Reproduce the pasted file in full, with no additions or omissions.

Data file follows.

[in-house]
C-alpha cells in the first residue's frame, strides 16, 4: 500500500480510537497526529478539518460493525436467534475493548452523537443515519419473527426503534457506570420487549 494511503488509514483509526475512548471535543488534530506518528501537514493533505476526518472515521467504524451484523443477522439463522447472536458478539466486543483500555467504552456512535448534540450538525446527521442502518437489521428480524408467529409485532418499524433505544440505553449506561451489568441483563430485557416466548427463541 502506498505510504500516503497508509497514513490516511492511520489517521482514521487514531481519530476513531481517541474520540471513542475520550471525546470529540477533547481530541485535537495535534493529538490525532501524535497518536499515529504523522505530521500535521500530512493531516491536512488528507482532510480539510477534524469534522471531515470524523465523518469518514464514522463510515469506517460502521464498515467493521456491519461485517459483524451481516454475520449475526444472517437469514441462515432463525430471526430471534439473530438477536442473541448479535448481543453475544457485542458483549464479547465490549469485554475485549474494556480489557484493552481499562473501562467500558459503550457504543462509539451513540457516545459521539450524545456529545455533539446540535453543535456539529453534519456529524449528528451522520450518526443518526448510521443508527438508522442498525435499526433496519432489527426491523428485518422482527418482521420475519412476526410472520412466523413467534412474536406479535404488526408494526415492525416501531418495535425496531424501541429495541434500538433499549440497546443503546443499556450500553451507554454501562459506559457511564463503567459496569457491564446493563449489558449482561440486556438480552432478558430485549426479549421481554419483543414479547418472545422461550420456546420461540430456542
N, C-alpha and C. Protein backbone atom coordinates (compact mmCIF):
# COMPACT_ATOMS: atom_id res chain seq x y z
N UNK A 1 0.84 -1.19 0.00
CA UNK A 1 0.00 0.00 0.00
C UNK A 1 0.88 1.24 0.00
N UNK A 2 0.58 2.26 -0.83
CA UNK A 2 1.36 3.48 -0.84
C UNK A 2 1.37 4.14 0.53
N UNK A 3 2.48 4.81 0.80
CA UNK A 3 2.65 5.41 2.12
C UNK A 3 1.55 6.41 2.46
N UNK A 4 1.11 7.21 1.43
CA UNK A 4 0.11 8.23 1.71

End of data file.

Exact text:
[in-house]
C-alpha cells in the first residue's frame, strides 16, 4: 500500500480510537497526529478539518460493525436467534475493548452523537443515519419473527426503534457506570420487549 494511503488509514483509526475512548471535543488534530506518528501537514493533505476526518472515521467504524451484523443477522439463522447472536458478539466486543483500555467504552456512535448534540450538525446527521442502518437489521428480524408467529409485532418499524433505544440505553449506561451489568441483563430485557416466548427463541 502506498505510504500516503497508509497514513490516511492511520489517521482514521487514531481519530476513531481517541474520540471513542475520550471525546470529540477533547481530541485535537495535534493529538490525532501524535497518536499515529504523522505530521500535521500530512493531516491536512488528507482532510480539510477534524469534522471531515470524523465523518469518514464514522463510515469506517460502521464498515467493521456491519461485517459483524451481516454475520449475526444472517437469514441462515432463525430471526430471534439473530438477536442473541448479535448481543453475544457485542458483549464479547465490549469485554475485549474494556480489557484493552481499562473501562467500558459503550457504543462509539451513540457516545459521539450524545456529545455533539446540535453543535456539529453534519456529524449528528451522520450518526443518526448510521443508527438508522442498525435499526433496519432489527426491523428485518422482527418482521420475519412476526410472520412466523413467534412474536406479535404488526408494526415492525416501531418495535425496531424501541429495541434500538433499549440497546443503546443499556450500553451507554454501562459506559457511564463503567459496569457491564446493563449489558449482561440486556438480552432478558430485549426479549421481554419483543414479547418472545422461550420456546420461540430456542
N, C-alpha and C. Protein backbone atom coordinates (compact mmCIF):
# COMPACT_ATOMS: atom_id res chain seq x y z
N UNK A 1 0.84 -1.19 0.00
CA UNK A 1 0.00 0.00 0.00
C UNK A 1 0.88 1.24 0.00
N UNK A 2 0.58 2.26 -0.83
CA UNK A 2 1.36 3.48 -0.84
C UNK A 2 1.37 4.14 0.53
N UNK A 3 2.48 4.81 0.80
CA UNK A 3 2.65 5.41 2.12
C UNK A 3 1.55 6.41 2.46
N UNK A 4 1.11 7.21 1.43
CA UNK A 4 0.11 8.23 1.71